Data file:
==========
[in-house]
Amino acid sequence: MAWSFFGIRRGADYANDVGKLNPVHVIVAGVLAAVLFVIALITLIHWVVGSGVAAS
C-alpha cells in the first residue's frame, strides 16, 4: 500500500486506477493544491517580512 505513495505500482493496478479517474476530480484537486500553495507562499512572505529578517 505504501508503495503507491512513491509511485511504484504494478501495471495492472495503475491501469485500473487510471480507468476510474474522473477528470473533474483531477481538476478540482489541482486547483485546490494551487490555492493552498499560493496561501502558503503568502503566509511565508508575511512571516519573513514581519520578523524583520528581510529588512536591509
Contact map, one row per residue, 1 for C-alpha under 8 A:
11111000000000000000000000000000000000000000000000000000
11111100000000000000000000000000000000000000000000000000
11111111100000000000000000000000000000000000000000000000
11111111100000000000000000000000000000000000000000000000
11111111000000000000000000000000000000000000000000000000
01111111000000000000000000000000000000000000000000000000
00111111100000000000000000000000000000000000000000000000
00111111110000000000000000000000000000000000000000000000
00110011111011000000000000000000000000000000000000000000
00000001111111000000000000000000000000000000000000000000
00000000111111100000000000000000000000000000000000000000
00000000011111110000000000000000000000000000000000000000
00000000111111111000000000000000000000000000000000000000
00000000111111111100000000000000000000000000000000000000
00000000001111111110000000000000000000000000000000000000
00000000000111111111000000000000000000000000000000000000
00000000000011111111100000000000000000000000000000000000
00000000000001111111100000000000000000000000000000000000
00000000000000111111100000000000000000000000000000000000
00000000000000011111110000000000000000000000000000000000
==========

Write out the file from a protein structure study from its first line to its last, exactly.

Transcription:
[in-house]
Amino acid sequence: MAWSFFGIRRGADYANDVGKLNPVHVIVAGVLAAVLFVIALITLIHWVVGSGVAAS
C-alpha cells in the first residue's frame, strides 16, 4: 500500500486506477493544491517580512 505513495505500482493496478479517474476530480484537486500553495507562499512572505529578517 505504501508503495503507491512513491509511485511504484504494478501495471495492472495503475491501469485500473487510471480507468476510474474522473477528470473533474483531477481538476478540482489541482486547483485546490494551487490555492493552498499560493496561501502558503503568502503566509511565508508575511512571516519573513514581519520578523524583520528581510529588512536591509
Contact map, one row per residue, 1 for C-alpha under 8 A:
11111000000000000000000000000000000000000000000000000000
11111100000000000000000000000000000000000000000000000000
11111111100000000000000000000000000000000000000000000000
11111111100000000000000000000000000000000000000000000000
11111111000000000000000000000000000000000000000000000000
01111111000000000000000000000000000000000000000000000000
00111111100000000000000000000000000000000000000000000000
00111111110000000000000000000000000000000000000000000000
00110011111011000000000000000000000000000000000000000000
00000001111111000000000000000000000000000000000000000000
00000000111111100000000000000000000000000000000000000000
00000000011111110000000000000000000000000000000000000000
00000000111111111000000000000000000000000000000000000000
00000000111111111100000000000000000000000000000000000000
00000000001111111110000000000000000000000000000000000000
00000000000111111111000000000000000000000000000000000000
00000000000011111111100000000000000000000000000000000000
00000000000001111111100000000000000000000000000000000000
00000000000000111111100000000000000000000000000000000000
00000000000000011111110000000000000000000000000000000000